With all of the recent posts, news stories, and water-cooler horror disclosures that we get from those who have traveled down the treacherous road of being victimized from card fraud, I wanted to share with you a personal experience of how I signed up for Wilson Bank’s new card alert system, SMS Guardian. This is all part of our new fraud monitoring service for our customers. A brief overview can be found here.

Yes, I do work there, but I am a customer too. Just like you, I sometimes have to sit on the other side of the desk, in the driver’s seat, the customer chair. As such, I have the same concerns that customer’s do: loans, interest rates, safety of my money, card fraud, etc. As a result, my wife and I decided tonight to signup for the new SMS Guardian service that Wilson Bank is offering. Basically, the service works like this – it monitors all of your cards for certain transactions and when it finds something that matches the criteria, you get a text message alert. Specifically, the service keeps a watchful eye out for the following:

  • International transactions
  • Authorizations greater than $200
  • Eight or more transactions in a 24 hour period
  • Card not present (keyed)
  • Declined authorizations

In the alert, you can read the message and take no action, ideal if the transaction is legitimate. If you receive a text message alerting you of a fraudulent transaction, you simply need to reply to the text message with the unique reply code listed in the message. This is my favorite part. Texting this reply code back to SMSGuardian will automatically block the card, and prevent future unauthorized transactions. Example, you get a text message alert of a $500 hotel check in charge while you are at home. You immediately reply to the text message alert and the card is permanently blocked, preventing future charges. This ensures that the fraudster does not get a nice meal on you too.

However, it is important to note that this will not reverse the initial fraudulent charge. To reverse the charge, you should contact your local branch to file a dispute on your account as soon as possible.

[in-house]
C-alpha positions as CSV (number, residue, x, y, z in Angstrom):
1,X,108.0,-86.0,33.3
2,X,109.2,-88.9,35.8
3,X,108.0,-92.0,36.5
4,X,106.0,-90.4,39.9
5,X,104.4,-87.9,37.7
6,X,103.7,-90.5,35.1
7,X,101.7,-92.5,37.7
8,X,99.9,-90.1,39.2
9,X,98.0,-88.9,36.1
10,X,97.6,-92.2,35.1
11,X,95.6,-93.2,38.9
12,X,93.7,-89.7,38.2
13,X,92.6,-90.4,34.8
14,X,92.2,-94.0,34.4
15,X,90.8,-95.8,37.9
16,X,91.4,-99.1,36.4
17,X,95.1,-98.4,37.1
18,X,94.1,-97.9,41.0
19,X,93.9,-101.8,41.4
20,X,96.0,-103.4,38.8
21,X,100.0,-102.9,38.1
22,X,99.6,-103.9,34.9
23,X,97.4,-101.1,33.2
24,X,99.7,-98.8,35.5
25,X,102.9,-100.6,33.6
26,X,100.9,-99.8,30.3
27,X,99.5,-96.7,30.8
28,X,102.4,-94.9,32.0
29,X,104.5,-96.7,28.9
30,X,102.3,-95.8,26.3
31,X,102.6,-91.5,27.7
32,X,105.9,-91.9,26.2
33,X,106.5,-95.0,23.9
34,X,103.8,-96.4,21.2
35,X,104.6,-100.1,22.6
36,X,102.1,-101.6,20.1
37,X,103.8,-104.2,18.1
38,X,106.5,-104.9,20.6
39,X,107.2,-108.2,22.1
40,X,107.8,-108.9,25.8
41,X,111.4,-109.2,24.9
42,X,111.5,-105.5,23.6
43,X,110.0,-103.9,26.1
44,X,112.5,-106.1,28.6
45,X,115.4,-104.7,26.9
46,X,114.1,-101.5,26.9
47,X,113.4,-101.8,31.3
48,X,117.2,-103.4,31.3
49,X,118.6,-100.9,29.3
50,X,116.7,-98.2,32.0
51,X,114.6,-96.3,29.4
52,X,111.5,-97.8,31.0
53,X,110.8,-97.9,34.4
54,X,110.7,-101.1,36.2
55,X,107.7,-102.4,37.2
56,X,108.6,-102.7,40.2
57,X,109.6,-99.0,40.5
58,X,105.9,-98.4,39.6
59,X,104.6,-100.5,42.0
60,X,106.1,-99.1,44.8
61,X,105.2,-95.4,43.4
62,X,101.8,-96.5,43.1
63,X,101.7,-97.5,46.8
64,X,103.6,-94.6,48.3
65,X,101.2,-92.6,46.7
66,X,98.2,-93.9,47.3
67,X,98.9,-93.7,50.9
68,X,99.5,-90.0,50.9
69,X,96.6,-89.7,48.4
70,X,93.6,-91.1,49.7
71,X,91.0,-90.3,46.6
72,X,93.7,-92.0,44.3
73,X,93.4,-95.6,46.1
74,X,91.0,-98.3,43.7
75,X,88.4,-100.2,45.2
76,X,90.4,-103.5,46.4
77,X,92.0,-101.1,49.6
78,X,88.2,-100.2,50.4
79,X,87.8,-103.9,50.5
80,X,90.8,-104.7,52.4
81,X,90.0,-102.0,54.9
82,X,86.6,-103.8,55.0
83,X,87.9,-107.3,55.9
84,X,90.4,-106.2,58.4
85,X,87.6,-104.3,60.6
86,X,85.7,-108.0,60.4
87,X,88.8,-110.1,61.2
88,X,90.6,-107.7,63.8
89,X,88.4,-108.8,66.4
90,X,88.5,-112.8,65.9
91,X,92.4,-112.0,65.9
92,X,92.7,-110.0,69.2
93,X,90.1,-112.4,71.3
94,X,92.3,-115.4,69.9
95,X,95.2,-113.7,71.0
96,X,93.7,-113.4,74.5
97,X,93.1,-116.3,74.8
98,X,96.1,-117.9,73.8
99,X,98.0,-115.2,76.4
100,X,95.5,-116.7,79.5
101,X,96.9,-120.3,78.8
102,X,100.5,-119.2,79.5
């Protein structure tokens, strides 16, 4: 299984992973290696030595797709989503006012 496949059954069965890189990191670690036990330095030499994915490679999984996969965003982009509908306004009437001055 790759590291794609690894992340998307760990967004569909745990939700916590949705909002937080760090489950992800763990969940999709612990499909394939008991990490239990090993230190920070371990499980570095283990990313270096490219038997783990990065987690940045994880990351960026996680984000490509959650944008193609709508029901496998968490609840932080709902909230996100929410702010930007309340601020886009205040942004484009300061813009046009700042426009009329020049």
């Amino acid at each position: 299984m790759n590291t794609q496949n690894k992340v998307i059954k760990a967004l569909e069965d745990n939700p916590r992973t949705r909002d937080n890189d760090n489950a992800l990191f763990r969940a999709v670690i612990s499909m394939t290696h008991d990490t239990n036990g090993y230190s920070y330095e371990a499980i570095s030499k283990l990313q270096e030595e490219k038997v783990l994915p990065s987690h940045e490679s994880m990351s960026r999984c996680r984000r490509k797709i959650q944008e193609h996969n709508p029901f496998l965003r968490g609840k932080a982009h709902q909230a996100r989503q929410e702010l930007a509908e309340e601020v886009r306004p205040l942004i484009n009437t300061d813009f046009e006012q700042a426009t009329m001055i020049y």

Finally, for those hibernating types, you can setup do not disturb times, all based on the timezone you specify. This is done under the preferences section. I am OCD about too many things so I opted to get notified all of the time.

Setup

Setting up this immense monitoring is easy. You simply need to have all of your cards that you wish to enroll for monitoring, your mobile device that you want to receive alerts on, and a few minutes of your time. I went to the card monitoring website here: https://www.cardguardian.com/CardGuardian/signon.do?fid=FV and entered my first card number. Next, I had to enter the last four of my social security number, and zip code. I clicked accept at the terms of service. Next, I entered my cell phone number and clicked next. I was instructed to send the system a text with a unique code to confirm enrollment; I did and the system sent me a message back stating that I had successfully enrolled. Once done, I went to the top of the screen and clicked on Logout. This brought me back to the login screen once again so that I could continue the process for the remaining cards I had to enroll. There were only a couple more and I had the entire process done in about 15 minutes. This included a mistype of one of the card numbers and the subsequent error message based on my keyboard aberration.

After Thoughts

Overall the process went smooth and did not take long at all. You do have to enroll each card and send the text in to the number provided by the system. Do not worry, this is all automated. This is not hard but is the “hardest” part of the process in my opinion as it takes a minute per card. I now feel much better about keeping track of my family’s cards and accounts because I feel empowered with the information that will come in, prompting me to take appropriate action should the time come.

Lastly, if you did not find my brief overview helpful, I would encourage you to review a step by step guide here. This link has screenshots for every step in case you have questions.

Thanks!

Posted by Elvis Huff

Elvis Huff worked as an officer and network administrator for 12 years with the Lebanon Police Department and has also served as an adjunct professor in information systems at Cumberland University. Read More »

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